It was obvious, but I had not thought about it until I opened my August edition of Scientific American to the headline: “What Happened to the Flu?”. In short, the social distancing, hygiene and masking rules enforced worldwide to bring the pandemic under control have stopped seasonal influenza epidemics
in their tracks.
The US Centres for Disease Control and Prevention says that since April last year, influenza cases have flatlined close to zero. Influenza deaths totalled about 700 during the entire 2020-21 flu season – which compares with 22,000 deaths during the 2020 flu season from January to March, and 34,000 deaths in the 2019 season.
Hong Kong’s Centre for Health Protection tells a similar story. As the Post reported last March, there were 356 flu deaths in 2019 and 113 in 2020. But for the influenza season that ended this past March, only one death was recorded.
The World Health Organization reports a similar flatlining. It estimates an annual average of 3 million to 5 million severe flu cases across the world every year and between 290,000 and 650,000 deaths. Examining survey data from the 14 months between November 2019 and the end of 2020, however, it found about 615,000 flu cases – 609,000 of them before April 2020 and just 5,730 cases in the nine months from April to December.
“Overall, the timing of annual global influenza circulation in 2020 differed from that of any season observed previously,” the WHO said. It differed in that the circulation disappeared.
Whatever the protests against mask-wearing in certain parts of the world, the evidence proves that masks are highly effective in stifling normal airborne pathogens. Sadly, they are not fail-safe enough to provide complete protection against a new, highly contagious virus like Covid-19.
In the past 18 months, masks, social distancing and hand hygiene have bought us time until effective Covid-19 vaccines became available, and heaven knows how many lives they have saved. Even so, the toll of 206 million Covid-19 cases worldwide and 4.3 million deaths is still a heavy one.
Like helmets for motorcyclists, seat belts in cars and flotation jackets for canoeists, they might not prevent every fatality but are a common sense thing to wear. They are also a small inconvenience compared with the protection they deliver.
If our mission must be to put the pandemic behind us as quickly and effectively as possible, both at home and worldwide, the selfishness and procrastination of anti-maskers and anti-vaxxers must be brushed aside. Our political leaders and regulators must stand firm in insisting that in the eternal struggle between personal freedom and communal obligation, there are times when care for the community comes first – and now is one of those times.
As we move from a period of ensuring survival against the virus to one where we must learn to live with it, different rules must apply. Policy can no longer be determined primarily by medical experts and must revert to where it normally belongs – with political leaders who, alongside the medical imperative to minimise the health risks, must give equal weight to the imperatives to protect the economy, our communities and our mental health.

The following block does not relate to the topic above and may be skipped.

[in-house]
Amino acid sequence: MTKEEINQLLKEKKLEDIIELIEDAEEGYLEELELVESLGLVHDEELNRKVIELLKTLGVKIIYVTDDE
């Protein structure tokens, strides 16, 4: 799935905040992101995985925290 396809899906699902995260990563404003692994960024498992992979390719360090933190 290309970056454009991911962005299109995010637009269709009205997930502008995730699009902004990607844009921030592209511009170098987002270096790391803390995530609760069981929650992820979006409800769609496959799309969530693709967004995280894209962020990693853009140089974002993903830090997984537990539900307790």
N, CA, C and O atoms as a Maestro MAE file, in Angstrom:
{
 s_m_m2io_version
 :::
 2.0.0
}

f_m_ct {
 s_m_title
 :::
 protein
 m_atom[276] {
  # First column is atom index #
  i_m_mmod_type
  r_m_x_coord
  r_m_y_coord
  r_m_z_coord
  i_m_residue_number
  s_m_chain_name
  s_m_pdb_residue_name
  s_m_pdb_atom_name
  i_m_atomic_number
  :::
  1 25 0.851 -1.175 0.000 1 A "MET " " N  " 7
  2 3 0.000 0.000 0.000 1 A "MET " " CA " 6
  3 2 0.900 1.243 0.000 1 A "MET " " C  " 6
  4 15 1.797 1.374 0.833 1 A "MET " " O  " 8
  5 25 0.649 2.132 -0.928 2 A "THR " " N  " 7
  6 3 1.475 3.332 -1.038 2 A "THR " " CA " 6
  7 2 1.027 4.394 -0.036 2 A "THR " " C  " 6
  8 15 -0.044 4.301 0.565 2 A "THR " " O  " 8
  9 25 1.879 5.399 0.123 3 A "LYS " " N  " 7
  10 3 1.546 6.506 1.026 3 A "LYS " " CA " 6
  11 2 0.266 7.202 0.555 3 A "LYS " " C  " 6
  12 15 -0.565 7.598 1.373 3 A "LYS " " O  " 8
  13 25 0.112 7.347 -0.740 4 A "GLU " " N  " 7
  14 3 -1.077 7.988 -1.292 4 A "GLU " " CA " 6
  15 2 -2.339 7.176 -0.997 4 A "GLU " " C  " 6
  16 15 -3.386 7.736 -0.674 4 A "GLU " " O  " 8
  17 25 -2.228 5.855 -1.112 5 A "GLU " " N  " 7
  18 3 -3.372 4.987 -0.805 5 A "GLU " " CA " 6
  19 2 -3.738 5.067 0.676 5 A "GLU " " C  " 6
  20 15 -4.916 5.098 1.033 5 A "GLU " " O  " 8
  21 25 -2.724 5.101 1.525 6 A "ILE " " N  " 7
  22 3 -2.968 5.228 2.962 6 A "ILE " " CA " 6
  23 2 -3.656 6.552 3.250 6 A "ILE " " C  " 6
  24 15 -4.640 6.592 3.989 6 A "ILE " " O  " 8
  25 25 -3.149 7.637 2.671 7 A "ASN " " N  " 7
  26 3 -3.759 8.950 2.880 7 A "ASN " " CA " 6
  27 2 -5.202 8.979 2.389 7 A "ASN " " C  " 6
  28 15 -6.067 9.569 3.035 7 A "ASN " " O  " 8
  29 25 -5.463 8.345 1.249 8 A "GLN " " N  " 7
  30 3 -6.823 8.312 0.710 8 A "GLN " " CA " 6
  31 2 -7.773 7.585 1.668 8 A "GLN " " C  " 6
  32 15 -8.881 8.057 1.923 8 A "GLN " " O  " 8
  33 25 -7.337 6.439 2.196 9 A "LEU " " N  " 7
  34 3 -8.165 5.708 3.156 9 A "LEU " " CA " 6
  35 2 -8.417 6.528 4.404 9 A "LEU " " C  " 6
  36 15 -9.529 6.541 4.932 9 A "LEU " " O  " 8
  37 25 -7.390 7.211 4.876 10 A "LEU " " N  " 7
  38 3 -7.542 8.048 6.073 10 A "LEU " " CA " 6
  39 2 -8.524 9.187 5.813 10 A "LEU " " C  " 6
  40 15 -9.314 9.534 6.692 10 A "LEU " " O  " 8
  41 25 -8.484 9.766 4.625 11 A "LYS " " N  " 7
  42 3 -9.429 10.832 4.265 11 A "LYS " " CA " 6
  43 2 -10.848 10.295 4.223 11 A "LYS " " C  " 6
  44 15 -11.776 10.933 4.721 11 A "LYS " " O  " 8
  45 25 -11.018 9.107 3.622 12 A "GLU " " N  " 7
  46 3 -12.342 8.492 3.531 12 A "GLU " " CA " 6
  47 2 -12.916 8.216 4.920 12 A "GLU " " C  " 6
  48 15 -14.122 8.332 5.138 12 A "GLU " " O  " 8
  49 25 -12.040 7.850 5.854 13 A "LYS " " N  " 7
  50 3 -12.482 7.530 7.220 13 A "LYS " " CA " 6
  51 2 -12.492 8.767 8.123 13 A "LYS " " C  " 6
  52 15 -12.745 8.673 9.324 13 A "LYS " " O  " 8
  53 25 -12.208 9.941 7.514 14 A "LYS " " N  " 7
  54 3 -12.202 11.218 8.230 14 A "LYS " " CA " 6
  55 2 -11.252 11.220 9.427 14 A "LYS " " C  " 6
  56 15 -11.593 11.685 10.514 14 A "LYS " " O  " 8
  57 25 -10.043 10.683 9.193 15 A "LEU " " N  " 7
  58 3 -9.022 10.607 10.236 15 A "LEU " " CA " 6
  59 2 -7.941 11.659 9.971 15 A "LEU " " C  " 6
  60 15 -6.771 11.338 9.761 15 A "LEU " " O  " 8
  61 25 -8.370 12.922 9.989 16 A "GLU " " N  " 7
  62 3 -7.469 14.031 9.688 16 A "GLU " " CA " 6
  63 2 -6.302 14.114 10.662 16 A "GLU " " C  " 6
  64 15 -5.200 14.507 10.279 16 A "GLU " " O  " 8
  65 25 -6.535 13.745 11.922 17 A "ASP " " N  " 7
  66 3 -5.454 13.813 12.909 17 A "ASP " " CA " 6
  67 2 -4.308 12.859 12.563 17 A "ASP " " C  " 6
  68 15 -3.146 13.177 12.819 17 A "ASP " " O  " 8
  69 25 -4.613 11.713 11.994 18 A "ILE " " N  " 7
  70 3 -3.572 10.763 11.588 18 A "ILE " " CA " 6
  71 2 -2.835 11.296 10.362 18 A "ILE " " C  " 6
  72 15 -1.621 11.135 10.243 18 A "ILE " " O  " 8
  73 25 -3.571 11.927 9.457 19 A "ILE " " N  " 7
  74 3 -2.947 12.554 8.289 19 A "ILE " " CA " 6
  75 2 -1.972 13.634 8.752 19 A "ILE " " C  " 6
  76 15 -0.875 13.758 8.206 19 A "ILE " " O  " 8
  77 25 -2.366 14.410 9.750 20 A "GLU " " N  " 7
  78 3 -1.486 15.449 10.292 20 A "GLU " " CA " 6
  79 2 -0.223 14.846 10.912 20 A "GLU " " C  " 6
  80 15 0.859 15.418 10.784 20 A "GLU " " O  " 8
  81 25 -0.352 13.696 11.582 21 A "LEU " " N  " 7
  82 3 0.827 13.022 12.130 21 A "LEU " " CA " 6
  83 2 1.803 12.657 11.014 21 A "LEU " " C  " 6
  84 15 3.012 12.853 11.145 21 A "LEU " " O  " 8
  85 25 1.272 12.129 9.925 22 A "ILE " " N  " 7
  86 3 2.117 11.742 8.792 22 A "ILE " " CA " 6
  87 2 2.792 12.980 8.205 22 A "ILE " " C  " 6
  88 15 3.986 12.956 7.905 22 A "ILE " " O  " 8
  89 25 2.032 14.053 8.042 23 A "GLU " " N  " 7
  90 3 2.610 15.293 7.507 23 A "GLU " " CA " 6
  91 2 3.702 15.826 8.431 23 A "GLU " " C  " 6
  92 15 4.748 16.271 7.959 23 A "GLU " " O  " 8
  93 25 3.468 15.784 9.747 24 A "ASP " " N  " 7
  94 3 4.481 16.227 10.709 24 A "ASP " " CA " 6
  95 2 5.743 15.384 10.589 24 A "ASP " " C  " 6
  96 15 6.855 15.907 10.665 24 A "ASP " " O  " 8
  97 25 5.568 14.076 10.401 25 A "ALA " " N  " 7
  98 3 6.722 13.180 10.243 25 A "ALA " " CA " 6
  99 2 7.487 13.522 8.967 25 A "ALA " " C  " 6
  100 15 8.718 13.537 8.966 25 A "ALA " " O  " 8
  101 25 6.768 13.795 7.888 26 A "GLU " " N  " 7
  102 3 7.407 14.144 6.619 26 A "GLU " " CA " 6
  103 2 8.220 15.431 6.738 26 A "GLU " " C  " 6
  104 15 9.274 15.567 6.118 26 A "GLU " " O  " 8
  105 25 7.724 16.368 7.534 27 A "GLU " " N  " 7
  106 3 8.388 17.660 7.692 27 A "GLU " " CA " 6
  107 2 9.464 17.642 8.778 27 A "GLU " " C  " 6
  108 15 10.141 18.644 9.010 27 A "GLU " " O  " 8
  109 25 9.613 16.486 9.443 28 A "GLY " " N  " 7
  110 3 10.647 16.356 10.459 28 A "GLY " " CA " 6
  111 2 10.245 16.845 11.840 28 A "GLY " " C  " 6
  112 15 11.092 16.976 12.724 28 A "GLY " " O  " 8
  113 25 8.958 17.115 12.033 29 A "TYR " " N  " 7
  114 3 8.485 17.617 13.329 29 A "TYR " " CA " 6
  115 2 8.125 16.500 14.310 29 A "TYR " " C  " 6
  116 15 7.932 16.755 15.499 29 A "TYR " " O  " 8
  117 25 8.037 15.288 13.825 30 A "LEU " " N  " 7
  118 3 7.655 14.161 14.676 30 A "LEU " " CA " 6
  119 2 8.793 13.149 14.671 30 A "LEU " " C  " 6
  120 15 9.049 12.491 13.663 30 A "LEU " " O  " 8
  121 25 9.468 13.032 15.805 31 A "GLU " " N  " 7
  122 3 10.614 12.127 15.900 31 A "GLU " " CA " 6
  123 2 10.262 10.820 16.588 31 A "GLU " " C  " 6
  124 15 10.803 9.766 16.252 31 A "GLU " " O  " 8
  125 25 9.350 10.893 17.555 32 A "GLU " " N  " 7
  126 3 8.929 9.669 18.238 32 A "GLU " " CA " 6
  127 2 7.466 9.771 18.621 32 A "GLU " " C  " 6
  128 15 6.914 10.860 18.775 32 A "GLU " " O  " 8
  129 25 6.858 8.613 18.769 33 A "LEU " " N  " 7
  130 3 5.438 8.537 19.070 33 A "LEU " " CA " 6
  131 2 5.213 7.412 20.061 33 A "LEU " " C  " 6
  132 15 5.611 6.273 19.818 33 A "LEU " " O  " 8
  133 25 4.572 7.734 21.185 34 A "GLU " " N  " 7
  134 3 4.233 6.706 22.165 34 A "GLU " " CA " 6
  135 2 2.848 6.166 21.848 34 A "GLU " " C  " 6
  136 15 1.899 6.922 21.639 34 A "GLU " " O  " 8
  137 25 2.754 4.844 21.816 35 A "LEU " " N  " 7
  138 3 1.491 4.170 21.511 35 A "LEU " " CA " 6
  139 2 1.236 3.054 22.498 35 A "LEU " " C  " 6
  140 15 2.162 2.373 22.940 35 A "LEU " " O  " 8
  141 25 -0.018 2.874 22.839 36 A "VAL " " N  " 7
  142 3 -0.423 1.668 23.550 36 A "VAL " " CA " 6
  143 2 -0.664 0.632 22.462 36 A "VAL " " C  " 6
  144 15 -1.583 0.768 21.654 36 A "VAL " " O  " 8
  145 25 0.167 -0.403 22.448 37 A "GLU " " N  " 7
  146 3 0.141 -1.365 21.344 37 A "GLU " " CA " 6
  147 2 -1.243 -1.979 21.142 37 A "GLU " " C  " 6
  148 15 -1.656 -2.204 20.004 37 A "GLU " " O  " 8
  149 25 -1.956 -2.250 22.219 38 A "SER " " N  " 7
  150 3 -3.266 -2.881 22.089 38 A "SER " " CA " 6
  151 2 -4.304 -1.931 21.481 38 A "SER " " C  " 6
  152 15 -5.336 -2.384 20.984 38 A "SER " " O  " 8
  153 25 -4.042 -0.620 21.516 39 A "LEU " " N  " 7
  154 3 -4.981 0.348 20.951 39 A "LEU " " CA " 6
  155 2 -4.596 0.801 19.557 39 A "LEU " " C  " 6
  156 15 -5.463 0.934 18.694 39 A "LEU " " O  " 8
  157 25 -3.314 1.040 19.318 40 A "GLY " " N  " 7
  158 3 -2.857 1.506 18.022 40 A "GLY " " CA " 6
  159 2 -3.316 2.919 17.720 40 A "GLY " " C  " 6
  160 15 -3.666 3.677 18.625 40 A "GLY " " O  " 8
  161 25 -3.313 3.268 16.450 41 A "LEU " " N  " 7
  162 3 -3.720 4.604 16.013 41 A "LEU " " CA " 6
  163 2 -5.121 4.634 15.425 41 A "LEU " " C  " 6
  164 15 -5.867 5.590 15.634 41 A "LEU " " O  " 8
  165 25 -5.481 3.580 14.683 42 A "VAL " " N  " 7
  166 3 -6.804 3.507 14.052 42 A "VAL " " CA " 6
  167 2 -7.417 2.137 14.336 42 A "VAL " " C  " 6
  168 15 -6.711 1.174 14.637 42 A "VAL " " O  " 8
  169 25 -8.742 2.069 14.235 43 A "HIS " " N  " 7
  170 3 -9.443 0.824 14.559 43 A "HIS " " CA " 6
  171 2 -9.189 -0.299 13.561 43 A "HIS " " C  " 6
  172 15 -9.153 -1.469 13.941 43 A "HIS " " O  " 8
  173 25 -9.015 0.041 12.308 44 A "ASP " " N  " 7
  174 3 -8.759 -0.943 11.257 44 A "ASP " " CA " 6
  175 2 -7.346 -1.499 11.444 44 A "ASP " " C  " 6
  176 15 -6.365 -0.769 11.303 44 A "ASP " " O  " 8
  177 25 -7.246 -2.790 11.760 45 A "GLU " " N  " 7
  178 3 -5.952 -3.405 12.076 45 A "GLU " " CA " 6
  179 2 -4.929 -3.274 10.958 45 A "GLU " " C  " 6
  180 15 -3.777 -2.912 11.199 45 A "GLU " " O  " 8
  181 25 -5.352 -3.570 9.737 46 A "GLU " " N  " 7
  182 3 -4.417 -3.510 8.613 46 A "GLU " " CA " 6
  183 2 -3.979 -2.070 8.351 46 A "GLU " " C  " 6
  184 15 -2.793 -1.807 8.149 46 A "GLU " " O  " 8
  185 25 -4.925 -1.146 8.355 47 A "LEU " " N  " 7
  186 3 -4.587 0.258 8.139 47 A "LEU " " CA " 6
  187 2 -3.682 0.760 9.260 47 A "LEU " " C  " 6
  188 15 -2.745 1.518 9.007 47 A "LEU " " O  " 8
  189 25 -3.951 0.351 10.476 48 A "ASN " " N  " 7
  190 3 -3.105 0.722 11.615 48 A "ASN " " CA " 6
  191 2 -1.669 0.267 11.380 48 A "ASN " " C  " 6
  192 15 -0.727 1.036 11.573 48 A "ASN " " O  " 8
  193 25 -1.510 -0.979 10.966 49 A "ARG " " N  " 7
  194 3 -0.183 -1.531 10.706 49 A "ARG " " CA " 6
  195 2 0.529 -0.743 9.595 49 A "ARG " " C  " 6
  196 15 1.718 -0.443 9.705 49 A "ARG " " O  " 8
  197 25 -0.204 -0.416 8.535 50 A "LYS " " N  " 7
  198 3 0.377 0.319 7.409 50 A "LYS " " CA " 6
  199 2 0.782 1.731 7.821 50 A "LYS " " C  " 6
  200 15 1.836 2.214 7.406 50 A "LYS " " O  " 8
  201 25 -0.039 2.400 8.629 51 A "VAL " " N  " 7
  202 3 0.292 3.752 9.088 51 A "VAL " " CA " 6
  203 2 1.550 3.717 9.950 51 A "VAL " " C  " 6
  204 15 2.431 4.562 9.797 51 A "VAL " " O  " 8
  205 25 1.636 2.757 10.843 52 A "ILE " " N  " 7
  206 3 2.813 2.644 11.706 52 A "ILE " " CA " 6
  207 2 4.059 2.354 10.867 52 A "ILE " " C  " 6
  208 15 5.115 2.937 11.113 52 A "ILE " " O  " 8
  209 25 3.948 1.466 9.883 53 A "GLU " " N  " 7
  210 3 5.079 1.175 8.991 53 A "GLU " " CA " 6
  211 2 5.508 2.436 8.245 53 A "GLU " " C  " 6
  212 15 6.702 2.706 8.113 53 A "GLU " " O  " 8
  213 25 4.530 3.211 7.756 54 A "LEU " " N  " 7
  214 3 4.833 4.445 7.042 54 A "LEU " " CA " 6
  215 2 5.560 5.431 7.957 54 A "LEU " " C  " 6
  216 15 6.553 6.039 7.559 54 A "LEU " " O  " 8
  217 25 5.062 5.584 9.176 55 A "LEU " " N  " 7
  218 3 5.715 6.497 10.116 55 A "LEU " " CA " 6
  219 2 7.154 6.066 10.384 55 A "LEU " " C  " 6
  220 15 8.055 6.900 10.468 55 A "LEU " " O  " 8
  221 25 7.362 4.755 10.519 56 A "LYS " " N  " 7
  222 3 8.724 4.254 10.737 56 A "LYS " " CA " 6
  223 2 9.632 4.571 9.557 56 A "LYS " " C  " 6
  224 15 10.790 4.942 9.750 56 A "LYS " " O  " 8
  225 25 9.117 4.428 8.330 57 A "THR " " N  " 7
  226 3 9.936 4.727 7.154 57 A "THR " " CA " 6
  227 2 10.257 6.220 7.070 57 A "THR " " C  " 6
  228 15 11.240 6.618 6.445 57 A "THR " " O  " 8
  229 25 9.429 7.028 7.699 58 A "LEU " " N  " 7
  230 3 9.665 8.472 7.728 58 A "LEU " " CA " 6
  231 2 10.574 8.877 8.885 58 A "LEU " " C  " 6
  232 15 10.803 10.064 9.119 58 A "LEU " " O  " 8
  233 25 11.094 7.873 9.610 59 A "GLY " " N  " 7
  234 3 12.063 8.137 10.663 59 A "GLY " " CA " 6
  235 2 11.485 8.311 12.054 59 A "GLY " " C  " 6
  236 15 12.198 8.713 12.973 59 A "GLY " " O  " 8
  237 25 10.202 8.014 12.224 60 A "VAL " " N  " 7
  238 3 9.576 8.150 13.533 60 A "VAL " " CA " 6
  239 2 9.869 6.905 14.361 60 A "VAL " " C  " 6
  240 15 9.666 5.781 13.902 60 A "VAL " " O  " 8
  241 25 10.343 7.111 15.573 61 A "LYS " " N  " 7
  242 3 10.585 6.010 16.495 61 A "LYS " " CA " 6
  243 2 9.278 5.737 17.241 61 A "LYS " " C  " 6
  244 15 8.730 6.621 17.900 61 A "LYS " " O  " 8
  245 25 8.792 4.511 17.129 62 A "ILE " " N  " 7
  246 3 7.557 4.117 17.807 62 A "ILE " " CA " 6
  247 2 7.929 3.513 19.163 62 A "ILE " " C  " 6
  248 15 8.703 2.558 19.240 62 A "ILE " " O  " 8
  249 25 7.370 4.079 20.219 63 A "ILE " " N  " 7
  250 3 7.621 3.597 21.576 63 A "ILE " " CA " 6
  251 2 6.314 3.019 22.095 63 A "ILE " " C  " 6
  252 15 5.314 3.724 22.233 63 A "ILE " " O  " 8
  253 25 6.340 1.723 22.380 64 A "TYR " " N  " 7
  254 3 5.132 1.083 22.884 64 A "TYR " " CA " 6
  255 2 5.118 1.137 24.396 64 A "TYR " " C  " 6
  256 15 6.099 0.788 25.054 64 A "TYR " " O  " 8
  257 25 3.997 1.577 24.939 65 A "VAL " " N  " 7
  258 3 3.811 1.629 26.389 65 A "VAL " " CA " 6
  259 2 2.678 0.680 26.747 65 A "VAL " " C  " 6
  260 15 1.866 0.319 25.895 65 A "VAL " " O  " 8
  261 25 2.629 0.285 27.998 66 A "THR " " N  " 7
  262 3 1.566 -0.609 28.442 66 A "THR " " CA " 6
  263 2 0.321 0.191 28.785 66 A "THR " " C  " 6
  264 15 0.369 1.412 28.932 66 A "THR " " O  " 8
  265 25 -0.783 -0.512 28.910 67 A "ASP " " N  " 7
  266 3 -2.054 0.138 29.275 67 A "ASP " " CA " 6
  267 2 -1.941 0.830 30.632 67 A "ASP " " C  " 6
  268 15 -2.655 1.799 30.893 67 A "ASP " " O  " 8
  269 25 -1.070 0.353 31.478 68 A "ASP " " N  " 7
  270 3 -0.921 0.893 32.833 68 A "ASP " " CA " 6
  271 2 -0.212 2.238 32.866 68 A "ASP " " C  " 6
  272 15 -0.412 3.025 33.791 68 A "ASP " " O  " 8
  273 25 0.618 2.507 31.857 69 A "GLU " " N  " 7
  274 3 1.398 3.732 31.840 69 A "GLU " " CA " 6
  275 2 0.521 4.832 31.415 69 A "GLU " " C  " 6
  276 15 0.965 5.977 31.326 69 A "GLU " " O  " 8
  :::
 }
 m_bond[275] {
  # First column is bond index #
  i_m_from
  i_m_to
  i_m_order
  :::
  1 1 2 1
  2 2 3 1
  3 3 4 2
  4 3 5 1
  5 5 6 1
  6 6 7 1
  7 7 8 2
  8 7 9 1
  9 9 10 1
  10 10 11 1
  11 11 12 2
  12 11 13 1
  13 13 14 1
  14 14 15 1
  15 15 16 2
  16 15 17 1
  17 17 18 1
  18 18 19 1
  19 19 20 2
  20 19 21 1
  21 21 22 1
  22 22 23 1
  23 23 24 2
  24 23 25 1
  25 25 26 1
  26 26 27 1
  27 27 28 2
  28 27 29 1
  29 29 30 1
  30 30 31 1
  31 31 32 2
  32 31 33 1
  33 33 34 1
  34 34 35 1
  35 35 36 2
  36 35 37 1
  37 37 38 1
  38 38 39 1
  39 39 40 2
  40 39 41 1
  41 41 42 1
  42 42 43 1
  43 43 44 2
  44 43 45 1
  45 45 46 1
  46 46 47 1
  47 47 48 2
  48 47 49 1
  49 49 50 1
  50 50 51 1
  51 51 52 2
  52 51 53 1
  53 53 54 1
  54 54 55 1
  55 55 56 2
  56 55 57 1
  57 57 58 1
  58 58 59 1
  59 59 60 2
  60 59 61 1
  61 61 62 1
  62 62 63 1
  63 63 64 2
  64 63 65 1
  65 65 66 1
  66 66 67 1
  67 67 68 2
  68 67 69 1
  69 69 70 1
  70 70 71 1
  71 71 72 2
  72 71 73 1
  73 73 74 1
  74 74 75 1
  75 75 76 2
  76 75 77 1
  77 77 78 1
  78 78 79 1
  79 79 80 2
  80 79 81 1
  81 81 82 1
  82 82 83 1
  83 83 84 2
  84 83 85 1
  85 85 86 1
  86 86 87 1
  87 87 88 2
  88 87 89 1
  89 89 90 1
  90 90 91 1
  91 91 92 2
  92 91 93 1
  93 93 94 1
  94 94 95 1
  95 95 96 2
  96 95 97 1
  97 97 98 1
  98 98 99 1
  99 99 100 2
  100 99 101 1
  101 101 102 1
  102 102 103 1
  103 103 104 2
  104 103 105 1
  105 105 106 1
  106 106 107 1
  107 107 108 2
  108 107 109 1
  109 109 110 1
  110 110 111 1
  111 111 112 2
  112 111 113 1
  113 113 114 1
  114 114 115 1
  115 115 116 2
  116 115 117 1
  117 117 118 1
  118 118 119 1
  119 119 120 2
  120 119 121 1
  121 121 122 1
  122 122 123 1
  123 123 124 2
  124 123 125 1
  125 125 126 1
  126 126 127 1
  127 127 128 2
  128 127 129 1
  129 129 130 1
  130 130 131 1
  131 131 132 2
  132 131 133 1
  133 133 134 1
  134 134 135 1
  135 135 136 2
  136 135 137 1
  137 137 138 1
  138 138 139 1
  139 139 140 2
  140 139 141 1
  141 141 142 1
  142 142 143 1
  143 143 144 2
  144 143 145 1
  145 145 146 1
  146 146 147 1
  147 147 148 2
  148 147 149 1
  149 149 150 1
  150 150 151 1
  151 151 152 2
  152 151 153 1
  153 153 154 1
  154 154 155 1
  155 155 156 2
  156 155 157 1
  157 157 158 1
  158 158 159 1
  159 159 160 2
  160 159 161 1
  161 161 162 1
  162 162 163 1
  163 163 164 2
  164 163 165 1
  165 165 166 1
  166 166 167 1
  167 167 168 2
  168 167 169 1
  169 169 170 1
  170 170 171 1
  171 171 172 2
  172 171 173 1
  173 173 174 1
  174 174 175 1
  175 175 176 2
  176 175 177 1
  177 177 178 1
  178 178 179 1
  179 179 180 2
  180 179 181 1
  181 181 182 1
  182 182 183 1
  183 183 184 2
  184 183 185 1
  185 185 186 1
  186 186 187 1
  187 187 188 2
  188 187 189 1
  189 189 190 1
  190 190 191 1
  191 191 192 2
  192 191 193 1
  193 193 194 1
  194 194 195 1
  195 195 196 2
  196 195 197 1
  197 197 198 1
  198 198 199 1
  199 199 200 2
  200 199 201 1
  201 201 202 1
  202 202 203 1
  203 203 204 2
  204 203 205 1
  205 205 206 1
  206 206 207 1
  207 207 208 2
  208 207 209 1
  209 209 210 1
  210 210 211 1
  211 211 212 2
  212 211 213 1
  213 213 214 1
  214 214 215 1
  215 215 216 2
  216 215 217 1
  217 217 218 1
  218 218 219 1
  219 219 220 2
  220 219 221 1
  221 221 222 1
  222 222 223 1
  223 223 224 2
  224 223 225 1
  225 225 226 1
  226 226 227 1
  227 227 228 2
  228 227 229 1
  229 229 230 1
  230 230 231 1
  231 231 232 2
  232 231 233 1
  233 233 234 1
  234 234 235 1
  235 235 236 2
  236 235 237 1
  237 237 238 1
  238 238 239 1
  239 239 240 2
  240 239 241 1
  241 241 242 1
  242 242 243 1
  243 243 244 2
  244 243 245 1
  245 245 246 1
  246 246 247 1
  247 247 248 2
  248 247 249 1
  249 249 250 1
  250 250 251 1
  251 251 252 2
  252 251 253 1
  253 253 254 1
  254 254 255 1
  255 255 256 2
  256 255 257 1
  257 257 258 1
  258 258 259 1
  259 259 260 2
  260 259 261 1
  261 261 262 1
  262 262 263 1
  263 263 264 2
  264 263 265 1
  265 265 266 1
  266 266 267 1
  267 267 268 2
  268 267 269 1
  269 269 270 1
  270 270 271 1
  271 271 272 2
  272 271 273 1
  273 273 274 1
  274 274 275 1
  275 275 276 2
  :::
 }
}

I feel sympathy for the “no jab, no job” complaints over impingement on personal freedoms and discrimination. Employment lawyers might be technically correct to warn that companies are walking into a “moral and legal minefield” when they insist employees must be vaccinated before they are allowed to return to the office.
But it is not just in hospitals, schools or care homes where it is reasonable to insist vaccination is mandatory. Can the viability of a business or the physical safety of clients, customers, employees and their families be put at risk by an employee who insists on the freedom not to be vaccinated? If I have to choose between flying United Airlines – which insists on all staff being vaccinated – and American Airlines, which does not, I know which airline I will choose.
The other political imperative is to gather as many lessons as possible from the pandemic before we forget them and to learn from them to ensure that the next pandemic is managed better. What are those lessons?
The first and foremost imperative is for better international cooperation, which must start with fail-safe early warnings. Whatever the reasons for Beijing failing to alert the world to the grave nature of the pandemic until several weeks after it was alerted to first signs of a possible pandemic, the grim reality is that delay cost us millions of lives and many trillions of dollars of economic damage. If that means major restructuring at the World Health Organization and more intrusive powers, so be it.
Because no one is safe from a pandemic until everyone is safe, we need more effective ways of ensuring that protection – whether through access to protective equipment or access to vaccines – is applied universally. National remedies simply cannot work.
The United States, United Kingdom, Germany or Israel might boast about the speed with which they have vaccinated a large part of their populations, but while so many in Africa, South America and developing Asia remain unvaccinated, these are empty boasts.
When so many lives have been lost to the pandemic, surely it is unacceptable not to dedicate considerable billions of dollars to future early-warning preparedness, funding strategic reserves of protective equipment and funds to fast-track future development of vaccines?
Instead of obsessing about case numbers, our leaders should focus on the transition from surviving the pandemic to living with it. Once hospitals are no longer under pressure and people are no longer dying, policies should change.
For this, our approach to influenza provides a timely template. There is no need for draconian lockdowns or harmful quarantines. Once we are vaccinated and have masks on hand, the time has come to let us get on with our lives.